By Kirill Noskov
Can you imagine a world of infinite resources and unlimited possibilities? Metakammer takes inspiration from cabinets of curiosity — a precursor to the modern museum — by looking through the prisms of digital abundance, creators’ economy and new forms of ownership. In this work, Kirill Noskov investigates the modern notion of the Metaverse — a shared unlimited space in virtual reality that has no physical borders or scarcity of materials — while exploring what makes such infinite spaces so appealing by dissecting his personal hoardings of digital debris.
The idea of Metaverse — the shared digital space which is made of all virtual worlds, augmented reality, and the Internet — is a part of the current zeitgeist. Coronavirus pushed the adoption of all things digital a decade forward. Humans explore how to optimize cyberspaces for human cognition for the last two years. The possibility of infinite worlds to explore is closer than ever. Why is abundance and infinity so appealing to us?
The visual side of the work draws inspiration from Wunderkammers, precursors to modern museums, to introduce the viewer the concept of Metaverse. I explore the nature of collectorship, desire for ownership, abundance, and how modern platforms slowly shift toward a new direction.
In TikTok "to create" often means to reflect or remix. This introduces unlimited content without properly identified beginning and the end. There are no original authors and unique "wonders" anymore — everything is a reply, comment, or reflection. Everything in the app is a part of a larger narrative. TikTok appeals to the human craving for strong emotional experiences rather than uniqueness of content.
Humans are attracted to the loops. The most attention is often captured by the "body genre" — melodrama, pornography, and horror movies. As Jane Hu writes for a RealLife Mag: "these genres are founded on a structure of repetition and suspense (think of melodrama’s cyclical endings, pornography’s “money shot,” horror’s serial killings)." Like in Infinite Jest by David Foster Wallace that introduced an idea of a film so satisfying that one can watch it repeatably to the death. TikTok feels like that — it's so addictive and every next TikTok looks as natural continuation of the previous one.
One of the principles of Metaverse is to "Be persistent – which is to say, it never “resets” or “pauses” or “ends”, it just continues indefinitely. It's like a TikTok, but a bit more real and spatial.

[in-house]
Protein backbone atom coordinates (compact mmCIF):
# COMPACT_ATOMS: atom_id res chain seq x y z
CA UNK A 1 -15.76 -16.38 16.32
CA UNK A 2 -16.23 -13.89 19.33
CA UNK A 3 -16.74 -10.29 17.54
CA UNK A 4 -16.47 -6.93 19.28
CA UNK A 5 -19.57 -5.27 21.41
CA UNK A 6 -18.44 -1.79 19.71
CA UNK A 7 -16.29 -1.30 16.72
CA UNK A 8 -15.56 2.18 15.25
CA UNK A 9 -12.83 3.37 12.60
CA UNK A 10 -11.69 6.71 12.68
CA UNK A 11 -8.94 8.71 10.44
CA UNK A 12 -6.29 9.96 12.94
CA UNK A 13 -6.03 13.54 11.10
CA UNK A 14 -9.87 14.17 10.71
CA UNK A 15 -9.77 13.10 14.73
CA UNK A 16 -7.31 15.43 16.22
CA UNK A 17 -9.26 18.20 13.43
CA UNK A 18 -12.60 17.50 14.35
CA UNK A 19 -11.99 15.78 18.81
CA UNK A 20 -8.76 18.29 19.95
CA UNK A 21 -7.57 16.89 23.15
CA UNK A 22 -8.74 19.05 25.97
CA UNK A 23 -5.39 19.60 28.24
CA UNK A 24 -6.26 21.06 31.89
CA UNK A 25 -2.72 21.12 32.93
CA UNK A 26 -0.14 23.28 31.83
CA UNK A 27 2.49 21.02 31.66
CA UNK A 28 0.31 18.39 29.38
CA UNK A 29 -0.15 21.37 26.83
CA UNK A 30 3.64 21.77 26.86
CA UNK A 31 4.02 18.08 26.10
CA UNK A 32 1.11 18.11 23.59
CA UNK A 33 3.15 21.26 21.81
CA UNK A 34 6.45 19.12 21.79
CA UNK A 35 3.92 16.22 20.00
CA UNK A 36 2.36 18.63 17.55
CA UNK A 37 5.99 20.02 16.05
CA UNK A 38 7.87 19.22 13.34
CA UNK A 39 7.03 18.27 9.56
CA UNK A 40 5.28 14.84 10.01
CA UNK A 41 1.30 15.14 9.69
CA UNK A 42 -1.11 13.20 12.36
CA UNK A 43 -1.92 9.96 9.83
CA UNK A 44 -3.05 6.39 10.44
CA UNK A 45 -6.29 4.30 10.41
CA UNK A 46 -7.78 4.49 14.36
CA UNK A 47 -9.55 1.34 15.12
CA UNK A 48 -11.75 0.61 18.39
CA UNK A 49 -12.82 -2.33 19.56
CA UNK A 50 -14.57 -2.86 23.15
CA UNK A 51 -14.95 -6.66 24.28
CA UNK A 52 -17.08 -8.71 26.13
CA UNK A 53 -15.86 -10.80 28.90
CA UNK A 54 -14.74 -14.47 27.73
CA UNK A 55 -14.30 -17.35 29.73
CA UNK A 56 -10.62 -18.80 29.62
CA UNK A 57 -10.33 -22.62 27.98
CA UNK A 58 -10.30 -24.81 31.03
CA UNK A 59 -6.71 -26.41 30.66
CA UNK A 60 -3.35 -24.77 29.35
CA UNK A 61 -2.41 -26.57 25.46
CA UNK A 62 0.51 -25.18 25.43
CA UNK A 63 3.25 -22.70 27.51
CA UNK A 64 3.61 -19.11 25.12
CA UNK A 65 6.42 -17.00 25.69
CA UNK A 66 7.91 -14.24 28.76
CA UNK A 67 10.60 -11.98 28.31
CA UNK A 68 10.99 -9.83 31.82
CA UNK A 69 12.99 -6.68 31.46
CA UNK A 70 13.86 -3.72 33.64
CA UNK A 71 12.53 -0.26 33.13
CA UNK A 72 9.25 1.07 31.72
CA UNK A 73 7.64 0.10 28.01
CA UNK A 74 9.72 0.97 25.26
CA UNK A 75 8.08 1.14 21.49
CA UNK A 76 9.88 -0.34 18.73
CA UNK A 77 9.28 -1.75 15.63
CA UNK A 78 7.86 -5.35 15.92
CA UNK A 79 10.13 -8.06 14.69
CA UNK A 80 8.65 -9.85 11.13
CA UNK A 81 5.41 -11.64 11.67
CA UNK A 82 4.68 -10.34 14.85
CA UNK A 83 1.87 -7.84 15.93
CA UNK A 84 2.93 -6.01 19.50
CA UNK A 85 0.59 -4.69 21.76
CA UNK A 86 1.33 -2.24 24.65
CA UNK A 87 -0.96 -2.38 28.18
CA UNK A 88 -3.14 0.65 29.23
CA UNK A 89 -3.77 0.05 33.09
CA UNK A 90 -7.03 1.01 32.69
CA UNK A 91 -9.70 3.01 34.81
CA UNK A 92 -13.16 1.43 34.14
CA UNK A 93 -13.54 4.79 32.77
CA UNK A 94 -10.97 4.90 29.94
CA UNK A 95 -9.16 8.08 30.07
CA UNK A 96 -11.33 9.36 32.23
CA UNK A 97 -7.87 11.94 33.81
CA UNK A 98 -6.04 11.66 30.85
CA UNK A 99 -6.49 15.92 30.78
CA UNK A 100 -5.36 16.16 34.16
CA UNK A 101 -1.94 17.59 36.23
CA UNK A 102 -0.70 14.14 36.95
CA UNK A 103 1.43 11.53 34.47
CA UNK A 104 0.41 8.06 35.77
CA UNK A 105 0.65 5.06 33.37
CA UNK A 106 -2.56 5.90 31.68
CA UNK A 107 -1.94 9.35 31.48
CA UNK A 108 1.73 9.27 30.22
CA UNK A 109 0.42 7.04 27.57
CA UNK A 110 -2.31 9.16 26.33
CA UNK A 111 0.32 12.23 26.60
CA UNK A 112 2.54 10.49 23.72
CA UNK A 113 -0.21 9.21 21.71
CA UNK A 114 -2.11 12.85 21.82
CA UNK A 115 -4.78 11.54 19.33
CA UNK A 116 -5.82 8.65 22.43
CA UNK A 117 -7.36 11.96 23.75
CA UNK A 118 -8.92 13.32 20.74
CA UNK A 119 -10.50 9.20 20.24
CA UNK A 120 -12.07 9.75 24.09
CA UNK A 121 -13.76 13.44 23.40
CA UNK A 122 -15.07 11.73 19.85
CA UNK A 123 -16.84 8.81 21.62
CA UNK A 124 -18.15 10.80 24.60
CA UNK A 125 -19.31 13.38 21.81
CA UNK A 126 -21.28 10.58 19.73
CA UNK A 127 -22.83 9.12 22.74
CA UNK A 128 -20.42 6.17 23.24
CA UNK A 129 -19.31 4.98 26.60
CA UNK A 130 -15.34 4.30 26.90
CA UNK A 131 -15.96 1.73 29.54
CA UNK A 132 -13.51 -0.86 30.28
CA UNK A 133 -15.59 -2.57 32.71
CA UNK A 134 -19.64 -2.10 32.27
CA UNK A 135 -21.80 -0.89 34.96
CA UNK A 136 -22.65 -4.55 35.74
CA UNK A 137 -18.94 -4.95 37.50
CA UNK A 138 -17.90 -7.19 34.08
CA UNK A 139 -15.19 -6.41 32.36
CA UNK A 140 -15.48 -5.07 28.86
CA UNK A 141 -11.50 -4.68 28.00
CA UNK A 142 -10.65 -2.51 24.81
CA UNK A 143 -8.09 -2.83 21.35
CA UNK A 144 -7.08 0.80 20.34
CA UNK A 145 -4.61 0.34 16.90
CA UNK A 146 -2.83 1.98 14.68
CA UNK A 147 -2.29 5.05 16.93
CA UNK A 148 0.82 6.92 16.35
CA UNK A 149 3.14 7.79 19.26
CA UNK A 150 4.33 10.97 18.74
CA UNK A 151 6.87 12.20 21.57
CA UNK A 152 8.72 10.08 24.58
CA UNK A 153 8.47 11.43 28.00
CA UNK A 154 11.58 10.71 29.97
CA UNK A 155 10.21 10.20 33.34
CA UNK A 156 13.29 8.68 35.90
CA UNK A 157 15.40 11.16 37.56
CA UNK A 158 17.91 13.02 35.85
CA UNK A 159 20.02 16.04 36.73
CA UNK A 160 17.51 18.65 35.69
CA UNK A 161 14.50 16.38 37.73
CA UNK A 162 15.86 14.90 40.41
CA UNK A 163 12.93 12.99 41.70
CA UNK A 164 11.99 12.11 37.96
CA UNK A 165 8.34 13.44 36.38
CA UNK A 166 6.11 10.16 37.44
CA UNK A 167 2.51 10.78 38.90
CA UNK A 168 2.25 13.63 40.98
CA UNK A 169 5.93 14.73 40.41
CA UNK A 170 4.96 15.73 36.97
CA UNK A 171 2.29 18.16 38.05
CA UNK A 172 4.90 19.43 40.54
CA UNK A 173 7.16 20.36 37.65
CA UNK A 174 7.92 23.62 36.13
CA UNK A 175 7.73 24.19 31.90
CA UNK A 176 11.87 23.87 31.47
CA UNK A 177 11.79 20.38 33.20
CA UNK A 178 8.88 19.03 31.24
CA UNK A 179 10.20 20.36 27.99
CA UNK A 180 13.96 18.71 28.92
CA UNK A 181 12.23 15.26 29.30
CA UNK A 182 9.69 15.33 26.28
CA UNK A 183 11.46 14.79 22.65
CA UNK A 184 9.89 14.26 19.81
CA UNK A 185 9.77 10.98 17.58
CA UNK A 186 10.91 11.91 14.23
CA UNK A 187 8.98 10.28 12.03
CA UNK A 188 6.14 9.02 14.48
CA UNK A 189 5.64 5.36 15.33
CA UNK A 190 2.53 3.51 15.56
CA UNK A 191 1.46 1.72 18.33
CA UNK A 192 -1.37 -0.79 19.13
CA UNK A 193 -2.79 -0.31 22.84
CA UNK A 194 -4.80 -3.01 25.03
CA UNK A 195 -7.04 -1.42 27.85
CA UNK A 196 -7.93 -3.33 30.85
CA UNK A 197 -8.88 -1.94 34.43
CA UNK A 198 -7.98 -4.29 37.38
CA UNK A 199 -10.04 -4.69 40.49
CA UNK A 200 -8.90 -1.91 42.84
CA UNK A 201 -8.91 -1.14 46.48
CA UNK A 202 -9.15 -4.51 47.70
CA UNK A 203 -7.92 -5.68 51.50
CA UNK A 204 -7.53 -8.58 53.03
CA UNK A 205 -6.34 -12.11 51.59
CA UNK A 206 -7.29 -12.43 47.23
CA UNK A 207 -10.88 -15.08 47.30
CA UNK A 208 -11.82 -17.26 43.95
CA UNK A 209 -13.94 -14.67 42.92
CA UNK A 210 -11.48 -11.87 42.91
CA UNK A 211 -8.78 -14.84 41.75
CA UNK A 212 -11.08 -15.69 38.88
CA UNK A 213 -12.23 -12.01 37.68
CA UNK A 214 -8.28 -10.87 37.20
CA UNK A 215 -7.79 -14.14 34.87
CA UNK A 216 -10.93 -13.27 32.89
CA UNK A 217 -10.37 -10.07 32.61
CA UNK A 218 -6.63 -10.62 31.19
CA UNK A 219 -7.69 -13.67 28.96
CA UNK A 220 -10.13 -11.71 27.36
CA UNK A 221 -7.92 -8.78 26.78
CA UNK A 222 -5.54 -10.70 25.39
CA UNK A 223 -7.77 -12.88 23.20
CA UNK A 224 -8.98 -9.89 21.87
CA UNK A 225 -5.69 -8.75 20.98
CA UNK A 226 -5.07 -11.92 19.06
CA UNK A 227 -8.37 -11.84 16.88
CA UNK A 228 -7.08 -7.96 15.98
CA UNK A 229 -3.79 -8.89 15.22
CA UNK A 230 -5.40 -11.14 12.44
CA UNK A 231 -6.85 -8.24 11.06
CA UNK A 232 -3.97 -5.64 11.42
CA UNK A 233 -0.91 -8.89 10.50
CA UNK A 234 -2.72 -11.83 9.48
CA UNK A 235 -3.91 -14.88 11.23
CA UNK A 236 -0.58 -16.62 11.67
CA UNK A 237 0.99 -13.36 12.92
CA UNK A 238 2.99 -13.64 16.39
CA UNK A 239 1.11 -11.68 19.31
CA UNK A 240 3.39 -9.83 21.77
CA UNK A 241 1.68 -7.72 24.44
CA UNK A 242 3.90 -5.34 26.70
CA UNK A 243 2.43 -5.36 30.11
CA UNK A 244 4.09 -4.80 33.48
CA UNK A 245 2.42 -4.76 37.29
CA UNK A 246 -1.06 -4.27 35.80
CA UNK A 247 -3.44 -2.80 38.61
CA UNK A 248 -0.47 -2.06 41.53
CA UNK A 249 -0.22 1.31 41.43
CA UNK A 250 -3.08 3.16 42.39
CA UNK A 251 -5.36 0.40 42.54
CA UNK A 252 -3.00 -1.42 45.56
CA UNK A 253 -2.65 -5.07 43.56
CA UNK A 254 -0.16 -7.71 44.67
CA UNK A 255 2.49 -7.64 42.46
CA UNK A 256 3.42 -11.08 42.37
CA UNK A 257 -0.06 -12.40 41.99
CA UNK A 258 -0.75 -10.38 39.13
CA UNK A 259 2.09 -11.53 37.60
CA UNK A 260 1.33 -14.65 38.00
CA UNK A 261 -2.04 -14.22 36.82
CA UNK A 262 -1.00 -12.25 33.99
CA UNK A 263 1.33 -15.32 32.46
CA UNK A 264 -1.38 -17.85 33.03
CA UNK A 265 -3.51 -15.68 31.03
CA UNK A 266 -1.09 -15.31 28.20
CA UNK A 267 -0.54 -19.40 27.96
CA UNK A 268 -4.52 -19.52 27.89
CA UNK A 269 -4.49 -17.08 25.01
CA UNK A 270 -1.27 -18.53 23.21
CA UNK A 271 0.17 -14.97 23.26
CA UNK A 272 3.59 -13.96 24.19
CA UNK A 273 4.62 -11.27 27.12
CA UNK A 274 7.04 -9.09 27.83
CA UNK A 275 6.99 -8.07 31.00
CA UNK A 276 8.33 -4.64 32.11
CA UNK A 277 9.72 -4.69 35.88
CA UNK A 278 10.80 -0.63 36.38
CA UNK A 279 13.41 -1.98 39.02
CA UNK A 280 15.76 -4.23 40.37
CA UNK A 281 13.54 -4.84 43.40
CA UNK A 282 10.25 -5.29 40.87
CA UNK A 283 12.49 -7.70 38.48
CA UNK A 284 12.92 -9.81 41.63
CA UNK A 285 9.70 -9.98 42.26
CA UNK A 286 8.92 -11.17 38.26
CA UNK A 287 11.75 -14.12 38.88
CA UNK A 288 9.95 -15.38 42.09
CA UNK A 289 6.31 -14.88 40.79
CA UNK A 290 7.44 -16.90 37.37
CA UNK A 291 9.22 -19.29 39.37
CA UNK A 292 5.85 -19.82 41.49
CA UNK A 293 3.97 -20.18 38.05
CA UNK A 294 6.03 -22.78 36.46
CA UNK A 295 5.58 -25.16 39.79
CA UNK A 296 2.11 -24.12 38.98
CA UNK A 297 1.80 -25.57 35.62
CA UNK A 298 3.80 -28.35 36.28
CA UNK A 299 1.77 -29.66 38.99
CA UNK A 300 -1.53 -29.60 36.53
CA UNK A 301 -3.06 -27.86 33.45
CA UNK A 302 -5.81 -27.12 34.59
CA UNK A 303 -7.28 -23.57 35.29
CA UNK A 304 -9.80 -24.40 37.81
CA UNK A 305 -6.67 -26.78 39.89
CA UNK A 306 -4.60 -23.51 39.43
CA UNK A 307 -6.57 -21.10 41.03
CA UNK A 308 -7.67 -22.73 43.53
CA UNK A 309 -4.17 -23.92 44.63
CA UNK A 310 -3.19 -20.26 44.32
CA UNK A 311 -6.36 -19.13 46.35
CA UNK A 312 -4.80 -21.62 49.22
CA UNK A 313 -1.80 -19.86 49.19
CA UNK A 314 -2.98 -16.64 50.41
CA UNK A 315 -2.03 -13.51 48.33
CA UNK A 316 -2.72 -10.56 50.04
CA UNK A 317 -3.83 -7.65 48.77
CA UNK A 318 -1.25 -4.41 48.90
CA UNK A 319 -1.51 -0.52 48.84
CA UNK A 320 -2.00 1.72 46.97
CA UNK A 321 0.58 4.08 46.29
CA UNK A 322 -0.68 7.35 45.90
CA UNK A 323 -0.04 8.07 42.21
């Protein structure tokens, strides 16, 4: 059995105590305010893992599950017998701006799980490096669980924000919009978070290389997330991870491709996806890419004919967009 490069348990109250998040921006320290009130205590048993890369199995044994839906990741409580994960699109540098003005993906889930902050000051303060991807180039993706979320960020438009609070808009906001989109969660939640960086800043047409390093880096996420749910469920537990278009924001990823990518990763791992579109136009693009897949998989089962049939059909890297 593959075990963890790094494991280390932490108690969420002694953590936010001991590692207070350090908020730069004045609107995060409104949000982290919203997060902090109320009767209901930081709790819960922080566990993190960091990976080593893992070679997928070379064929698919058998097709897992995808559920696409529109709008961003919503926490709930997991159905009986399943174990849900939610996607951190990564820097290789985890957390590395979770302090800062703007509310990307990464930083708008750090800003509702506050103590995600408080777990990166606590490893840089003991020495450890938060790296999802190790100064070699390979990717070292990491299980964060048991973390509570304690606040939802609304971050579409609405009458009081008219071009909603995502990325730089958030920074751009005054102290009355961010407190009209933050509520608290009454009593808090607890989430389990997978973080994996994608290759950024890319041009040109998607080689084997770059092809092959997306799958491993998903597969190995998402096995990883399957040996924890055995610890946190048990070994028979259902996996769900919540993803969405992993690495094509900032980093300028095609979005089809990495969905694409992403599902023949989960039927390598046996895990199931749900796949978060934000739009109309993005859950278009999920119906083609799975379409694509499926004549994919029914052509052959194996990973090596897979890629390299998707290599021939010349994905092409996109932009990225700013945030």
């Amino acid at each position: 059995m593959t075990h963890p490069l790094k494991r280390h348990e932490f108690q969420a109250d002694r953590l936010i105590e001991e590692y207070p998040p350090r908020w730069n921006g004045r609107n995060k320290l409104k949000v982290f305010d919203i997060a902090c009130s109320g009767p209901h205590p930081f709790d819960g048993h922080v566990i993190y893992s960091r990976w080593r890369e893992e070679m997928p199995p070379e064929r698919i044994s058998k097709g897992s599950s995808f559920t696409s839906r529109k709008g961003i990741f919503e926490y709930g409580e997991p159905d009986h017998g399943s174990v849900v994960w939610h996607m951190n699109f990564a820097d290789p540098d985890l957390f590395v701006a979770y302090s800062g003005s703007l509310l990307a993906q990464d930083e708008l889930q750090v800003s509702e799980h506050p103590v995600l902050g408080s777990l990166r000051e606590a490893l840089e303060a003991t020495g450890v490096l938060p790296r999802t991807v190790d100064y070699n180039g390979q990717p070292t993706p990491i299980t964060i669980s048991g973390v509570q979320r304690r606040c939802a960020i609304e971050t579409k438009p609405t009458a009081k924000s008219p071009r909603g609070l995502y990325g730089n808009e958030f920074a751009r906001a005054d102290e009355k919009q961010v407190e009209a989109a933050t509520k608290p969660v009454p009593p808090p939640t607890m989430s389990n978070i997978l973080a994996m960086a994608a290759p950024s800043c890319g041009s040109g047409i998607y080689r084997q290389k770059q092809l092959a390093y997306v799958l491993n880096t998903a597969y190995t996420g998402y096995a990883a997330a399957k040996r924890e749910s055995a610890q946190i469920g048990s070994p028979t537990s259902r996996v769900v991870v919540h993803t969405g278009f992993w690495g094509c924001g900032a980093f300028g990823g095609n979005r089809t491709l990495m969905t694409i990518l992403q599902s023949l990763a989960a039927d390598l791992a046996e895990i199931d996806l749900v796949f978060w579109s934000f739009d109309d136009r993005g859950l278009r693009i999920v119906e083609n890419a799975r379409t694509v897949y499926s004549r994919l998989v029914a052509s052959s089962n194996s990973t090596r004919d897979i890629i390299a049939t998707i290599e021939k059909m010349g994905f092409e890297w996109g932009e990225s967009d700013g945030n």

Matthew Ball (2020) The Metaverse: What It Is, Where to Find it, Who Will Build It, and Fortnite. Available from https://www.matthewball.vc/all/themetaverse (accessed 20 May, 2021).
 Jane Hu (2019) Infinite Loops. Available from https://reallifemag.com/infinite-loops/ (accessed 20 May, 2021).
 Eugene Wei (2020) TikTok and the Sorting Hat. Available from https://www.eugenewei.com/blog/2020/8/3/tiktok-and-the-sorting-hat (accessed 20 May, 2021).
 Jordana Cepelewicz (2019) The Brain Maps Out Ideas and Memories Like Spaces. Available from https://www.quantamagazine.org/the-brain-maps-out-ideas-and-memories-like-spaces-20190114/ (accessed 20 May, 2021)
 Mike Pepi (2019) Is a Database a Museum? Available from https://www.cca.qc.ca/en/articles/69294/is-a-database-a-museum (accessed 20 May, 2021)
I've used items that I've collected on a "hoarders" platform Are.na. During my time on the platform, I've dug up over 500 things over the internet and identified them as unique or valuable. I've sorted them based on some abstract idea and commonality beyond the algorithmic sorting mechanism (Date, Size, Format, etc.). It's the same way as owners of Cabinet of Curiosities collected their items. Everyone can collect a picture — the curation is more valuable than a creation.
Among the images that I have on Are.na, I've chosen the ones that provoked a strong emotional response and could be categorized as a "Body Genre". The data was collected manually — on Are.na users can get a direct link to the original image/video/link just by clicking on it.
Prototypes & Experiments
Metakammer is a video installation that creates an infinite digital space that consist of images, videos and objects